For example, according to the Sarbanes-Oxley Act, each publicly traded firm must be accountable to a government appointed Public Company Oversight Board which is comprised of 5 members who are “financially literate”. Of the 5 members of the oversight board, two members must be Certified Public Accountants (CPAs). The oversight board creates and approves the guidelines used by external auditors in their review of financial information pertaining to the firm. The Act also requires that the external (independent) auditors who review the financial statements of the firms are restricted to performing audit based functions.
Contrary to what was acceptable in the past, external auditors are not allowed to perform bookkeeping functions, nor are they allowed to do non-audit based consulting. The firm’s audit committee must pre-approve all the services provided by the external auditors. In addition, the lead audit partner and the partner responsible for the audit must change at least once every 5 years for the same client. One of the most critical components of the Sarbanes-Oxley Act was the requirement that both the firm’s CEO and CFO must certify all annual and quarterly reports sent to the Securities and Exchange Commission (SEC).
This was a significant change in the past policy of the SEC. Based on the certification process by the CEO and CFO, the CEO no longer can plead ignorance as a defense for inaccurate financial statements. (Stanwick 2008) As with the Sarbanes-Oxley Act, the European Commission’s Action Plan requires that the Board of Directors be collectively responsible for the firm’s financial statements. In addition, each publicly traded firm must disclosure the firm’s compensation policy and each director’s level and the composition of their total compensation must be easily attainable and transparent.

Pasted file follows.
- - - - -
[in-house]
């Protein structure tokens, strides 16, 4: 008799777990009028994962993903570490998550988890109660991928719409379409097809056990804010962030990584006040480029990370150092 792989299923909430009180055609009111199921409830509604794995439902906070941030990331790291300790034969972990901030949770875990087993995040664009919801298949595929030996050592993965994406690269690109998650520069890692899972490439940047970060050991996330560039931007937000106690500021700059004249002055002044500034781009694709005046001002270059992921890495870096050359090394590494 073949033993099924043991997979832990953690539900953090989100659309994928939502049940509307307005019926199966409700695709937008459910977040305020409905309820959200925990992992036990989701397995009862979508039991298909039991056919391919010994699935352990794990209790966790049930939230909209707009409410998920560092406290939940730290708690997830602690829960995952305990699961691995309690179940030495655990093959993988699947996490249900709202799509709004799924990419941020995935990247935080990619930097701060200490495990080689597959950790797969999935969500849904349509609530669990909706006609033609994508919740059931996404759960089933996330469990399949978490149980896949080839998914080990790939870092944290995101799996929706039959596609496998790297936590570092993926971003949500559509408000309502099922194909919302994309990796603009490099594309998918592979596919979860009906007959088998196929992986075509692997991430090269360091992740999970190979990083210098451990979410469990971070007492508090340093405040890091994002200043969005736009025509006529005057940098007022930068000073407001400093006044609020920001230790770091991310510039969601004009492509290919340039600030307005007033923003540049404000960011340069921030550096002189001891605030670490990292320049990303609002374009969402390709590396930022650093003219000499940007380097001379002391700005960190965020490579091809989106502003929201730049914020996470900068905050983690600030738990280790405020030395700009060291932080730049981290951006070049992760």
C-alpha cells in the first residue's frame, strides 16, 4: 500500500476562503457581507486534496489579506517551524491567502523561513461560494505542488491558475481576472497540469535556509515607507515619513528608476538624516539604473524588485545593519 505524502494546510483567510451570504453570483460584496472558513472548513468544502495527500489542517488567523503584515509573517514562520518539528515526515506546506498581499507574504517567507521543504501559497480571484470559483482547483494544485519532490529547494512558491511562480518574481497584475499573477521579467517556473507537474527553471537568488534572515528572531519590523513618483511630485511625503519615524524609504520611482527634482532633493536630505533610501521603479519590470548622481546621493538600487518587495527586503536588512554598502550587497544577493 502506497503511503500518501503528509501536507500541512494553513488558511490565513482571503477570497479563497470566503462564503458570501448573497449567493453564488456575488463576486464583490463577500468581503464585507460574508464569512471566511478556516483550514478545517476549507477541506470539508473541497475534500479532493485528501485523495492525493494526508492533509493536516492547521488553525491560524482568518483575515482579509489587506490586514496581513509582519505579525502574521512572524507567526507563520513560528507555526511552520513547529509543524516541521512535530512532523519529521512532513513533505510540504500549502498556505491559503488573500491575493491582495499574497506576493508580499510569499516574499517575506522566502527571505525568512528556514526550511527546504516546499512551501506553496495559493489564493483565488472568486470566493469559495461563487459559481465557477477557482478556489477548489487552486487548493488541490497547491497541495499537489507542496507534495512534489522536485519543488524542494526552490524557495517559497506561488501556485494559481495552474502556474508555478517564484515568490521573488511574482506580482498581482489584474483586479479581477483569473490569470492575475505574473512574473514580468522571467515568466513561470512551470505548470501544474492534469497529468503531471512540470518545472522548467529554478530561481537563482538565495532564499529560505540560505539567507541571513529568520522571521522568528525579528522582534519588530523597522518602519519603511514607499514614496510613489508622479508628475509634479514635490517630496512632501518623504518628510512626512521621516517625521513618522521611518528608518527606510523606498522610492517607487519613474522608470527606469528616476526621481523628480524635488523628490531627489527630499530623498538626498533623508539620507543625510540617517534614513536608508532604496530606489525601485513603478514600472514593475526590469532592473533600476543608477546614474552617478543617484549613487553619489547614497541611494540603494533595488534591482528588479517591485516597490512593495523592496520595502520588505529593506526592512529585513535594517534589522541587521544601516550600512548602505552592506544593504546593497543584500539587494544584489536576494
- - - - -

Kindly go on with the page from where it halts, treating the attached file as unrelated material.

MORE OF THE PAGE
These are just a few examples of what corporate governance is and how it is applied in organizations. Even though I agree that current market economy requires a structure of formal rules, bankruptcy statutes, a code of shareholder rights, I think that rules cannot substitute for character. “In virtually all transactions, whether with customers or with colleagues, we rely on the word of those with whom we do business. If we could not do so, goods and services could not be exchanged efficiently. (Greenspan 2002) In my opinion, the current CEO dominance, with all its faults, will probably continue to be viewed as the most viable form of corporate governance for today’s world. The only credible alternative to it is for shareholders to exert far more control than they have been willing to exercise, which is too hard to implement. Therefore, I would like to emphasize that organizations should be very careful with choosing a CEO. Companies run by people with high ethical standards do not need detailed rules and procedures to act in the interests of shareholders.
However, people are more likely to perceive their own interests, seeking ways to cut corners and make things look better than they actually are. Corporate governance is therefore of utmost importance in any organization to limit CEO almightiness and protect shareholders interests. Such acts as SOX should be applied by absolutely every organization in order to be fair to everyone, however, not all companies are the same and this Act might not work equally good for every of them. Officials, who write this kind of rules and procedures, bear a huge responsibility in front of all shareholders and organizations.
Courtney from Study Moose